New bill prompts insurers to stop playing doctor – Marin Independent Journal


When doctors identified a tumor growing in my father’s lungs last August, we knew that any chance we had of beating his cancer would be rooted in the team of specialists caring for him and acting quickly. Curing my father’s cancer, however, was completely at odds with the goals of his health insurer.

From the start, virtually every treatment and test his doctors said he needed required prior approval. Prior authorization requires physicians to obtain approval from a health insurance company before prescribing drugs or performing medical services.

State Senator Richard Pan, who is a medical doctor, has a bill pending in the California Legislature that will change this broken system. Senate Bill 250 will allow patients like my father to get the treatments they urgently need without unnecessary delays from insurance companies by requiring insurers to consult with doctors to determine which services require clearances and streamlining the process to allow physicians to provide treatments and services based on their patients’ needs.

Even before my father’s treatment could begin, his doctors struggled to get approval for a biopsy that would detect early signs of cancer and provide a more accurate diagnosis.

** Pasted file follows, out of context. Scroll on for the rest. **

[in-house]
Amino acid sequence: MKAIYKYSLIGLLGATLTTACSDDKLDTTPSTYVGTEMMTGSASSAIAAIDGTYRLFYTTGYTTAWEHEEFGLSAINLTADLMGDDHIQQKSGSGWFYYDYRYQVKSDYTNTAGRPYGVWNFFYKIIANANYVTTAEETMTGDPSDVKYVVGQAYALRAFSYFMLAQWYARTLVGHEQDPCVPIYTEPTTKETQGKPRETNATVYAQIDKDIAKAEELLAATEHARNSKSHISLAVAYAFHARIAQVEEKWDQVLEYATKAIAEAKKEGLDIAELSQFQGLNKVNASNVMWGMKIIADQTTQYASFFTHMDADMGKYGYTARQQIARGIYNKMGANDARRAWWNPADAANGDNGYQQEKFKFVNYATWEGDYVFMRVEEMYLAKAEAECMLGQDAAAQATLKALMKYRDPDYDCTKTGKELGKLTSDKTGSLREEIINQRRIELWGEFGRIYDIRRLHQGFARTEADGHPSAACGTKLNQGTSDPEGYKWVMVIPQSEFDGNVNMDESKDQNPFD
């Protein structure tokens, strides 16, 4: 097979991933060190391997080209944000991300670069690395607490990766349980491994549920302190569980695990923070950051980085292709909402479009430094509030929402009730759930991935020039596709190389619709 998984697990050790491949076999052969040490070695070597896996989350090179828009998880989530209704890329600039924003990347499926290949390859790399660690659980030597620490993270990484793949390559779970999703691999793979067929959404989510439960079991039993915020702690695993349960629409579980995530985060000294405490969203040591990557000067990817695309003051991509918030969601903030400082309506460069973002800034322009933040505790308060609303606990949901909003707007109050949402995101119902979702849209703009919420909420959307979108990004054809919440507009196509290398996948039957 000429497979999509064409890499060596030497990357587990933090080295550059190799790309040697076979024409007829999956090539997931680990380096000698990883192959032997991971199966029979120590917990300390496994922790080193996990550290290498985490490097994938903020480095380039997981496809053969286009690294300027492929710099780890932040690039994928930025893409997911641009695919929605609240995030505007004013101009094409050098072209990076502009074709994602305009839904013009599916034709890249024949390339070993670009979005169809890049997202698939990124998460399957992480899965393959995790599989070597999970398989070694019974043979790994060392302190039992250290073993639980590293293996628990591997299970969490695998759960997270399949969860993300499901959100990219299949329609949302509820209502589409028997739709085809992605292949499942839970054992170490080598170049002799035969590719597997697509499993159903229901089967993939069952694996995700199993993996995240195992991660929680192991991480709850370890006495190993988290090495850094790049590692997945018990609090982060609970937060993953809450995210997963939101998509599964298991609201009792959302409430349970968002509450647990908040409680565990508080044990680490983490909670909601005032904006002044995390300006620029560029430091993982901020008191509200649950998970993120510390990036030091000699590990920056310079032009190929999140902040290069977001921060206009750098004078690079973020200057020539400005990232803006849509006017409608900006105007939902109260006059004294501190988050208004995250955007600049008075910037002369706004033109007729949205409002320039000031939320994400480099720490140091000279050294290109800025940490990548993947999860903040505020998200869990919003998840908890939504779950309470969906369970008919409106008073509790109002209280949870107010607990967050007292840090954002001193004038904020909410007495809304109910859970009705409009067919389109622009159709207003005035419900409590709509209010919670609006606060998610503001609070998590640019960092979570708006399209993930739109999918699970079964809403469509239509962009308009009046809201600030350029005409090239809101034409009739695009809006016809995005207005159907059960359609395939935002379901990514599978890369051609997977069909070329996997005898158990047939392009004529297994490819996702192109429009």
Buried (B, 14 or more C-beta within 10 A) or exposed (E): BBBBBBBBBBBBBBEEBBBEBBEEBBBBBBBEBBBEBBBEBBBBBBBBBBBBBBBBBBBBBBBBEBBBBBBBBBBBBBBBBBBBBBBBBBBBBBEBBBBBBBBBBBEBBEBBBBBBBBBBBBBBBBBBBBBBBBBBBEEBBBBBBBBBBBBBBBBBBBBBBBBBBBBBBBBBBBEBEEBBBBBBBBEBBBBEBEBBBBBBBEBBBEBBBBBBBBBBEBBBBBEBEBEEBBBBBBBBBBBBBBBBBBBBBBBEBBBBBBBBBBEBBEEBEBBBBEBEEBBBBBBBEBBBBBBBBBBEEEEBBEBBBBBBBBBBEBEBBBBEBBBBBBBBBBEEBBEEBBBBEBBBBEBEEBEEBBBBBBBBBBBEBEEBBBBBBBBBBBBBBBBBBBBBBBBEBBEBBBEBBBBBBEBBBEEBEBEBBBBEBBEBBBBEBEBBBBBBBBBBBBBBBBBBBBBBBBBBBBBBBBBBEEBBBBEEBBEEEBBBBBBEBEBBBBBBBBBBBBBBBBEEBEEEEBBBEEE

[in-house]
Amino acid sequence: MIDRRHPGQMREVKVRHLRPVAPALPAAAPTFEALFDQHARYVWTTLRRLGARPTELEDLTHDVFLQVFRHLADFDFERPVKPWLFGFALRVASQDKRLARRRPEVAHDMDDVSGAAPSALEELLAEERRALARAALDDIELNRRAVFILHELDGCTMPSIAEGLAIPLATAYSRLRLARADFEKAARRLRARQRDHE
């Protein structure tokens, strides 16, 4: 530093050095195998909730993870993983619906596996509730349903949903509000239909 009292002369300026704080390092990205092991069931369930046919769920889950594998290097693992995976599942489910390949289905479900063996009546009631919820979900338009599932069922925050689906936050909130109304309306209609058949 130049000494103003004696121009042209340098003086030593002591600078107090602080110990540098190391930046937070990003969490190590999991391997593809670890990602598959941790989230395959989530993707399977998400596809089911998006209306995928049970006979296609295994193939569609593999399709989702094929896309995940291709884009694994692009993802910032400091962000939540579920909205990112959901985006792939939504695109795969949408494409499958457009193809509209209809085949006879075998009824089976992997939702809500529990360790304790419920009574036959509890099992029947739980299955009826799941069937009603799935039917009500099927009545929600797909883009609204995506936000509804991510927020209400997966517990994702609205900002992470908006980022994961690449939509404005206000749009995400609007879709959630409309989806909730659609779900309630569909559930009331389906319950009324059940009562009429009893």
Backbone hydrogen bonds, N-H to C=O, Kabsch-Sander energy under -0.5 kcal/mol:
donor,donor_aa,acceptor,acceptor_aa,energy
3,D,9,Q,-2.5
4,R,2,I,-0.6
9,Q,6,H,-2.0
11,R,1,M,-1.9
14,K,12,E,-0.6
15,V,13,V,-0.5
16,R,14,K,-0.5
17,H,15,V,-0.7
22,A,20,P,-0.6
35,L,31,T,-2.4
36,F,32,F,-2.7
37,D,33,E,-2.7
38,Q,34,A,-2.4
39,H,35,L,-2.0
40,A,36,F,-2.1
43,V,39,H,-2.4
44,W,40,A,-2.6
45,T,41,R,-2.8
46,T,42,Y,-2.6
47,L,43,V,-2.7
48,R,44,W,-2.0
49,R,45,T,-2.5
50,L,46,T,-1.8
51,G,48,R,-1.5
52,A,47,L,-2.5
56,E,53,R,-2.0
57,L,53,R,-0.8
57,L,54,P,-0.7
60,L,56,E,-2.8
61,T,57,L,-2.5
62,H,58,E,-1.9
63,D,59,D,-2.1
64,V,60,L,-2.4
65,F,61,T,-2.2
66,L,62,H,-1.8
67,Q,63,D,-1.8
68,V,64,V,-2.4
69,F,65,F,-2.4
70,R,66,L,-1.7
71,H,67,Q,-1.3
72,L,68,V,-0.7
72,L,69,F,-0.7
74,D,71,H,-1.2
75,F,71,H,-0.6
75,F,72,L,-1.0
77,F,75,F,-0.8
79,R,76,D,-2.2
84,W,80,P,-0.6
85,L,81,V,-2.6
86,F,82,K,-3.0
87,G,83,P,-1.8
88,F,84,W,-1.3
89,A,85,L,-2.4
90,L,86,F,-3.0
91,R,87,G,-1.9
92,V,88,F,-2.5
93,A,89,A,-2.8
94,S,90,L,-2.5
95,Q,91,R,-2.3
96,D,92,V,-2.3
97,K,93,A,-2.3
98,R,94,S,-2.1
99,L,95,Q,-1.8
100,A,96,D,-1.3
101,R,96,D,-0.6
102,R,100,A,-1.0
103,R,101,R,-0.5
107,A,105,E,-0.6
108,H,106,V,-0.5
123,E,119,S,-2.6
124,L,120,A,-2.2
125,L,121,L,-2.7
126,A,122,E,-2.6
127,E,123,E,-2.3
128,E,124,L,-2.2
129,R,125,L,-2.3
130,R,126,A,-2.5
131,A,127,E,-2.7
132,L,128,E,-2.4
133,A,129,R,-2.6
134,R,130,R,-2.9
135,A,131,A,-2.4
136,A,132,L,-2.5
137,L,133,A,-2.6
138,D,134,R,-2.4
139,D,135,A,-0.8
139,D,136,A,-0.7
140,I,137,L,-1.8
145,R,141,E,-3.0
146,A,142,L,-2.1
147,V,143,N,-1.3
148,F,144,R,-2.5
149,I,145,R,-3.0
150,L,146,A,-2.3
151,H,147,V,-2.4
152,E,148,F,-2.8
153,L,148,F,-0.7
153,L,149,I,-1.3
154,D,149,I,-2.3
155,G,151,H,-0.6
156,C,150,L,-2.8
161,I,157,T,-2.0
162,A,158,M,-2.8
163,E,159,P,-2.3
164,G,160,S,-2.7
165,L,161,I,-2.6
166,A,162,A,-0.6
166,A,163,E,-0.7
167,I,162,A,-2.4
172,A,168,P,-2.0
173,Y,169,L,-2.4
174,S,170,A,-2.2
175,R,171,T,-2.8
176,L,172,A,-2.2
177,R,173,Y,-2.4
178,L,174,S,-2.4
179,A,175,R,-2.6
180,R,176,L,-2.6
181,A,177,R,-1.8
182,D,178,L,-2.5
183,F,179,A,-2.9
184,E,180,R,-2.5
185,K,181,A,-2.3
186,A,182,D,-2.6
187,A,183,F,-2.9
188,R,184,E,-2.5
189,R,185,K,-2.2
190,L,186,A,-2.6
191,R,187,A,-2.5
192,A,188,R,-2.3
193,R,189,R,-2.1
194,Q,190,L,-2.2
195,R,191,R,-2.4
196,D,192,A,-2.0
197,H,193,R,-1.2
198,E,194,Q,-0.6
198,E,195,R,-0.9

Ten weeks later, diagnostic tests showed that my father had metastatic melanoma. He was referred to an oncology specialist, where again there was a delay in getting approval for other diagnostic tests – a positron emission tomography (PET). Four weeks later, the scan showed that her cancer had already spread to her adrenal gland, hips and lungs.

His team of doctors kept spirits up and came up with an immunotherapy treatment plan.

In January, I was thrilled to have my father transferred to the state-of-the-art Keck Hospital at the University of Southern California, offering expert care and testing for metastatic melanoma. However, each new treatment or scan was met with an obstacle course of pre-approval denials, appeals, and final approvals from my father’s insurer.

I worked hand in hand with his team of specialists, who kept his insurance company on speed dial. I vividly remember spending three and a half hours one day in March trying to seek appeals against his refusal of an MRI and PET scan requested by his doctors.

Time is your most precious resource when it comes to cancer, and I spent my time — the last months of my father’s life — fighting with his insurance company.

Still, we remained hopeful as his doctors scrambled to enroll him in a clinical trial that would guarantee him immediate treatment, rather than the repeated delays of the prior authorization process. But in early April, an MRI showed his cancer had spread to his brain and he would no longer be eligible for the clinical trial.

Dad’s doctor told us not to give up. We did not do it. But he was then referred to a radiation oncologist to continue with another form of treatment – radiation therapy. The removal was refused. Called. Reversed. It was too late. Dad passed away on April 27.

I wish Senate Bill 250 was in place in time to help my father.

Vivian Gonzales is a public health nurse living in Los Angeles. Distributed by


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